A MAN had consumed 18 cans of premixed alcohol before helping commit a brutal bashing which left the victim with an acquired brain injury and post-traumatic epilepsy, a court has heard.
Paul Andrew Arthars, 38, and Corey John Plater, 41, carried out the attack on Michael Green in Wendouree on October 4, 2008.
Yesterday Arthars’ defence made a plea on his behalf in the County Court in Ballarat, where the Crown submitted that both men be jailed for up to 11-and-a-half years each.
Judge Liz Gaynor adjourned sentencing to June 20, saying the seriousness of the assault required extra consideration.
“Five minutes of madness and the damage they’ve done to this man,” she said.
“They are so lucky they’re not facing murder charges.”
According to the prosecution summary, Mr Green had been at a work break-up before he was seen on the corner of Norman Street and Wattle Avenue about 12.30am on the night in question.
He was calling out for Plater and his wife Louise and banging a shovel on the ground.
Mr Green then returned home where a neighbour saw Plater entering Mr Green’s front yard carrying a martial arts bow stick, which had a thick, shovel-like handle.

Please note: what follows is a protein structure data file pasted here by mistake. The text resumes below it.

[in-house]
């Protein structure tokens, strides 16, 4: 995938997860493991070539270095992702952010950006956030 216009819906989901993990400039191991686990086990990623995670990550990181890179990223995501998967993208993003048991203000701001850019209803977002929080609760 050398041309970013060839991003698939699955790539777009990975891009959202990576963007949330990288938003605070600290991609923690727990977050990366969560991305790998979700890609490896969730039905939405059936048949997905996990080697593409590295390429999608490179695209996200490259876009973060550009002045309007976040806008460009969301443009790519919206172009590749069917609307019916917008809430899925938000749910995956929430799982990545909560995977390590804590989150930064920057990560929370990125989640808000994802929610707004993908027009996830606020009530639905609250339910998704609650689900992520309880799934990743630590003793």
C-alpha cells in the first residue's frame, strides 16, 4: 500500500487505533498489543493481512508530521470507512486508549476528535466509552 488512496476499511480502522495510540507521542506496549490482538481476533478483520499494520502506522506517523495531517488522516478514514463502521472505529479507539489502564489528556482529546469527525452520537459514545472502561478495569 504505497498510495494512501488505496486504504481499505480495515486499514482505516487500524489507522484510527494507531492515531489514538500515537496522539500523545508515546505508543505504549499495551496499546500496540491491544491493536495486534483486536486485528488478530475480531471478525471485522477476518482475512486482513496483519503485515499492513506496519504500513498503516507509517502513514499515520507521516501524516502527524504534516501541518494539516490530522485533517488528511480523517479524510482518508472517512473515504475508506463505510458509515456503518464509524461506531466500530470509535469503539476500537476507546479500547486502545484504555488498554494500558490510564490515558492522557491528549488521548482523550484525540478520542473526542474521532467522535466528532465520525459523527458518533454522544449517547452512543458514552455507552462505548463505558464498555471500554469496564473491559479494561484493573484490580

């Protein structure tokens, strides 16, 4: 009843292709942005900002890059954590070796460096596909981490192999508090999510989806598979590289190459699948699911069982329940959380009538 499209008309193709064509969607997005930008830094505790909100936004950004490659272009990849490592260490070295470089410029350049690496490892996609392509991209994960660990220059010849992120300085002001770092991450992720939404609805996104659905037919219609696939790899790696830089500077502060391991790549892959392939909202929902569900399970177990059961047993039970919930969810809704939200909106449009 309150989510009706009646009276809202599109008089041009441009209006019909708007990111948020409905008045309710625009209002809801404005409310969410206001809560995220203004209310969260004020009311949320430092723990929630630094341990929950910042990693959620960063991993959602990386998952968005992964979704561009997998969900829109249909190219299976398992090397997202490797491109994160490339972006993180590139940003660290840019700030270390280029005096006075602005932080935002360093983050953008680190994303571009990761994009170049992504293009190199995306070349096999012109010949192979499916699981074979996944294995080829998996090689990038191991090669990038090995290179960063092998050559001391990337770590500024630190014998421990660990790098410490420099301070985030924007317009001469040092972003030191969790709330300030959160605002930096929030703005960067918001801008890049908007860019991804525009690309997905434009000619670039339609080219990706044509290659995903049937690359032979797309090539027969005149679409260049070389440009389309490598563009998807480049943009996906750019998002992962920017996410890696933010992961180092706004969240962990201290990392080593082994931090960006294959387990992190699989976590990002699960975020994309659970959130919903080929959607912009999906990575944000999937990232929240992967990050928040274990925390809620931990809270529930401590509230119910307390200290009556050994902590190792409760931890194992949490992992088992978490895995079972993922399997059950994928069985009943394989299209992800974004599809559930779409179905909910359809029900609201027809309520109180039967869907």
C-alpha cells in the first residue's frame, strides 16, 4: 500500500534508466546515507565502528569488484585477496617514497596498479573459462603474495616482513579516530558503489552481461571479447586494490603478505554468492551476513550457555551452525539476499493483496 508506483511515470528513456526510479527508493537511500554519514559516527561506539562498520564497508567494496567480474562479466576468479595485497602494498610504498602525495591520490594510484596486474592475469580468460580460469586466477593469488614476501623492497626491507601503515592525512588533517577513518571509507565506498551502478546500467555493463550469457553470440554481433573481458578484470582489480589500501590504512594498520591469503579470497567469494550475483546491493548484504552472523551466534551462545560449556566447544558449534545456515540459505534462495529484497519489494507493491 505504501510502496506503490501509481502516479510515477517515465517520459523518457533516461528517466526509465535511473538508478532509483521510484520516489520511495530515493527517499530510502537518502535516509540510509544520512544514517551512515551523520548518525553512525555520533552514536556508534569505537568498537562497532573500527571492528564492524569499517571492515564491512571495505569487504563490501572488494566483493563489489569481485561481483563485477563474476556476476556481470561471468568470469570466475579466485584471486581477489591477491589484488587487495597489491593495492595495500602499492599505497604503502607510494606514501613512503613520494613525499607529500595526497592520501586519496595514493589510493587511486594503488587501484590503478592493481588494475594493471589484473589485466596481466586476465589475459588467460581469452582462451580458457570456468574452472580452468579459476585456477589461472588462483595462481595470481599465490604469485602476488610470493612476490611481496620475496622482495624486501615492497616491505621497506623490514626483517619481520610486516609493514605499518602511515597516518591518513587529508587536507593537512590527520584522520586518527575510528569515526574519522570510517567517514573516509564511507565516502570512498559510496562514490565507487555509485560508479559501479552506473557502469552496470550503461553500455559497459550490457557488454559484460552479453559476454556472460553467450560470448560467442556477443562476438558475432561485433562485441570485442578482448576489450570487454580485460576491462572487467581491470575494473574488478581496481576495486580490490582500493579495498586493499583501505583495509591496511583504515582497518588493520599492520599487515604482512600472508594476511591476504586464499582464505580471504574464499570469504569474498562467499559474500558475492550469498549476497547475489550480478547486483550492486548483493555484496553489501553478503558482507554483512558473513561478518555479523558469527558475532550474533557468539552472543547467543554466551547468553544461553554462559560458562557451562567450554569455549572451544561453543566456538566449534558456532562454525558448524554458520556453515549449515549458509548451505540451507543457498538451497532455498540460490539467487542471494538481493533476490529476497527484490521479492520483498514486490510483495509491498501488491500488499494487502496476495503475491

Arthars and three others were allegedly hiding behind a fence.
As Plater approached, the group allegedly jumped out and started pushing and shoving Mr Green, then punching and kicking him once he’d fallen to the ground.
Both Plater and Arthars then used the bow stick, delivering blows which sandwiched Mr Green’s head between the weapon and concrete.
Mr Green was knocked unconscious and the group ran from the scene.
Mr Green, a father-of-five, was airlifted to the Royal Melbourne Hospital with multiple fractures and brain injuries.
He required multiple surgeries and had to have part of his skull removed to relieve pressure on his brain.
Arthars’ defence lawyer Michael McGrath said his client was extremely intoxicated when the assault occurred, and had consumed about 18 mixed Jim Beam cans.
“He had been to a party in the local area, came home and was very, very drunk,” he said.
Arthars then got a call from Plater and made a “misguided” decision to attend, Mr McGrath said.
“His intention wasn’t to cause terrible injury.
“It really was a period of madness ... for a person who really has no history of violence before the court.”
Crown prosecutor Timothy Hoare submitted that both men should serve up to 11-and-a-half years in prison, with a minimum non-parole period of between six and nine-and-a-half years.
Both men pleaded guilty to intentionally causing serious injury.
Defence lawyer Chris Pearson made a plea on Plater’s behalf last week.